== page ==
National Society of Professional Engineers, American Society of Civil Engineers, Engineers Without Borders, American Nuclear Society, American Society of Safety Engineers, Biomedical Engineering Society, Institute of Transportation Engineers, Society of Manufacturing Engineers, Order of the Engineer, Institute of Industrial and System Engineers.

 

EIT Stock ImageThis is enough to make your head spin. The aforementioned engineering societies are only a portion of those that exist in the United States alone. Each has a set of rules, specific creeds, managerial structures etc.

Source: American Society of Civil Engineers

Engineering societies do have merit; they hold engineers to a level of professionalism and they help to keep them ethical. The American Society of Civil Engineers, for example, has a good code of ethics that engineers in other industries could also benefit from.

And the National Society of Professional Engineers promises to do ‘everything that can be done’ to ensure engineering industries are transparent, ethical, and organized - in order to protect the engineering profession itself.

In today’s world, however, membership is dropping away. Often the only motivation to join one is because of the belief (misguided perhaps) that it will secure the member a job in industry.

On the social media site Reddit a user highlighted the issue. He reported that at the local American Institute of Aeronautics and Astronautics corporate board meeting the turn-up was poor. He went on to write:

“The older guys claimed that 10 years ago the chapter was full of life, with 30-40 members attending tours/lectures several times a year. But now, the local chapter is functionally an organization of officers.”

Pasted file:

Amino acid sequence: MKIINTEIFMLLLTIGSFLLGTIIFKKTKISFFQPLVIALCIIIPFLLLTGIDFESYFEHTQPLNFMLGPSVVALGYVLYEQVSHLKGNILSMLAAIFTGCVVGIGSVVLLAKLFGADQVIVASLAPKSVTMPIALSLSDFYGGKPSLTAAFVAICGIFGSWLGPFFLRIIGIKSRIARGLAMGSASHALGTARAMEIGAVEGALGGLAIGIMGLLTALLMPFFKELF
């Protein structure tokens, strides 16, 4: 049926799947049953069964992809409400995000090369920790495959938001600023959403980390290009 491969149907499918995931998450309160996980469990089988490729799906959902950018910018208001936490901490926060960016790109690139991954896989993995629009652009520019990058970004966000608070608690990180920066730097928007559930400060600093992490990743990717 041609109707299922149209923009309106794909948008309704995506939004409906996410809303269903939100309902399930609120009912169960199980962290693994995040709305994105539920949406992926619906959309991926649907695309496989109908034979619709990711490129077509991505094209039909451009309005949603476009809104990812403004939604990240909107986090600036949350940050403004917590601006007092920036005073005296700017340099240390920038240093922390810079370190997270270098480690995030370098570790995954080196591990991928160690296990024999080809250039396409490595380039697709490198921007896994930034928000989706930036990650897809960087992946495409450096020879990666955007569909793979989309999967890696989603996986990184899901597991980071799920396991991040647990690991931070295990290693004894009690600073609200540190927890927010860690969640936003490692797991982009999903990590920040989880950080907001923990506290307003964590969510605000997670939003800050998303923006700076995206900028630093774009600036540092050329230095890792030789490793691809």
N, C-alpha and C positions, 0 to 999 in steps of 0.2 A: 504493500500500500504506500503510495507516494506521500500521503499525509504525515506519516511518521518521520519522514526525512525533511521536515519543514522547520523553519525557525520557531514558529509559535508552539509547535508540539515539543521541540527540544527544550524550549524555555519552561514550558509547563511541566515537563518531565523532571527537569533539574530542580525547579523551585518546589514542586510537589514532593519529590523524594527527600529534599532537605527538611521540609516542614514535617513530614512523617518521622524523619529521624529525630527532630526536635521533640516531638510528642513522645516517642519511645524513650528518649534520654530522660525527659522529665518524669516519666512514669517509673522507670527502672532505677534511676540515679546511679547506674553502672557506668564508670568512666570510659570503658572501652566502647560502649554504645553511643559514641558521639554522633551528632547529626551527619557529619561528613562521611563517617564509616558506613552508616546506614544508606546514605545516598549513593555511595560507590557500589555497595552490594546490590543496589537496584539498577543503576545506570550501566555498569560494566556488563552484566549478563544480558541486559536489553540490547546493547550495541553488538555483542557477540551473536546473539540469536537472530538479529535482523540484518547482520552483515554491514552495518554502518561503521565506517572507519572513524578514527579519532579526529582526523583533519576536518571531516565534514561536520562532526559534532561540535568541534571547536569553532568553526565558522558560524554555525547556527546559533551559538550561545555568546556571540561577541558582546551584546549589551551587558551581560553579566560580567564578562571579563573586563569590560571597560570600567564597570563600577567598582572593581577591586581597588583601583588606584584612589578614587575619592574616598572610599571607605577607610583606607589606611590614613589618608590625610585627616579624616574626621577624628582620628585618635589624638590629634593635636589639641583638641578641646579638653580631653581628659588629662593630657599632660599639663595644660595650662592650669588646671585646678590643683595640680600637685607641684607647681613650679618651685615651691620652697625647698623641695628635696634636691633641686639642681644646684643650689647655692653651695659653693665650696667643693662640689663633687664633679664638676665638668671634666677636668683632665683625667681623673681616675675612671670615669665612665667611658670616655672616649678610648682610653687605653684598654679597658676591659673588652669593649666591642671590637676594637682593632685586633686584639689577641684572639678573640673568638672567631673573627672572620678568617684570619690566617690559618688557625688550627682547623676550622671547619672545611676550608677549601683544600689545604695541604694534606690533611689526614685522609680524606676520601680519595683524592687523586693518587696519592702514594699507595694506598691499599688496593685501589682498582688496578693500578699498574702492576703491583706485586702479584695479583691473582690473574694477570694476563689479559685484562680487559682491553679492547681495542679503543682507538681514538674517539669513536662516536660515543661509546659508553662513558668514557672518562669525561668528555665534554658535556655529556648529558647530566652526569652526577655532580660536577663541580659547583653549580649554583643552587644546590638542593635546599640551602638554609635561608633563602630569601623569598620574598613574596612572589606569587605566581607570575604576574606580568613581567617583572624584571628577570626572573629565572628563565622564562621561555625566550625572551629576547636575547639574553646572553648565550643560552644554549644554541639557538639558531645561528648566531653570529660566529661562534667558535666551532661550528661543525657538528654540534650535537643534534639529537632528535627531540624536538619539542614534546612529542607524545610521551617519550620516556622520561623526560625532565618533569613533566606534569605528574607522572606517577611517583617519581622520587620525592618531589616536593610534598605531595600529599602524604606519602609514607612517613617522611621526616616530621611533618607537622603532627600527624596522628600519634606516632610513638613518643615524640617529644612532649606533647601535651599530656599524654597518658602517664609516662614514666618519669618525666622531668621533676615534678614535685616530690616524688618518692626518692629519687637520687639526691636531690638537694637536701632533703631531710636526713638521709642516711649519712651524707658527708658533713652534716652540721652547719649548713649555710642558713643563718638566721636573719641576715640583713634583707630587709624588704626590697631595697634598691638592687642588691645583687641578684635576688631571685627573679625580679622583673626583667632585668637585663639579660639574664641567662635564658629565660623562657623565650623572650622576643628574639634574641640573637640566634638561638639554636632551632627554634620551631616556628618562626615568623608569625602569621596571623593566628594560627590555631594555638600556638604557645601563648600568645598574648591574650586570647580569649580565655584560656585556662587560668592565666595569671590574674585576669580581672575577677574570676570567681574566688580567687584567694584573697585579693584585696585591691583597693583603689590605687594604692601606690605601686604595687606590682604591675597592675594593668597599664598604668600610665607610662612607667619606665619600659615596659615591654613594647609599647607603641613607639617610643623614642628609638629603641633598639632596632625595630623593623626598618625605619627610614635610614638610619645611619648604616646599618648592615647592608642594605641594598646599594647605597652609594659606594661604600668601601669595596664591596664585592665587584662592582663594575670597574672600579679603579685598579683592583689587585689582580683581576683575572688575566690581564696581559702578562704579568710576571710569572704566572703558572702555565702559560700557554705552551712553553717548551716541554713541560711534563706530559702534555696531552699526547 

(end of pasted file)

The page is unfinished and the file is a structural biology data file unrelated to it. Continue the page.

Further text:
A popular response to the post speaks volumes: Jadbal wrote:

“Back when engineers would start at a company fresh out of college, and stay their whole career, it made sense to join a professional organization and attend regularly. Now, we move every two to three years for the first decade of our careers. Hard to get involved when you don’t know where you’ll be in six months.”

 

Build your own society

Joining an engineering society and being a name on an emailing list is no longer a functional way of keeping up to date with peers within the industry. Historically, societies provided engineers with internship opportunities and some even found jobs from being closely linked with other engineers in their disciplines.

Now with social media services like LinkedIn, engineers, on top of their already premium set of skills, are learning how to network in a different forum.

Keeping a virtual (or real) rolodex of names and numbers and acquaintances in the industry is a far better strategy. Engineers are more mobile so need the flexibility of networking online. And there is another reason contributing to the drop-off in membership: some societies charge monthly fees. Admittedly they often have the authority to confer ‘chartered status’, but projects demanding this elite status are also dwindling.

Society member or not, the following is a wholesome reminder of what it means to be an engineer. It is an oath and is called the ‘Obligation of an Engineer’.

“I am an Engineer. In my profession I take deep pride. To it I owe solemn obligations.

As an engineer, I pledge to practice integrity and fair dealing, tolerance and respect; and to uphold devotion to the standards and dignity of my profession, conscious always that my skill carries with it the obligation to serve humanity by making the best use of the Earth's precious wealth.

As an engineer, I shall participate in none but honest enterprises. When needed, my skill and knowledge shall be given without reservation for the public good. In the performance of duty, and in fidelity to my profession, I shall give my utmost.”

— "Obligation of an Engineer"

 

Works Cited

“The Death of the Professional/Technical Engineering Society? • r/Engineering.” Reddit, www.reddit.com/r/engineering/comments/7saj5y/the_death_of_the_professionaltechnical/.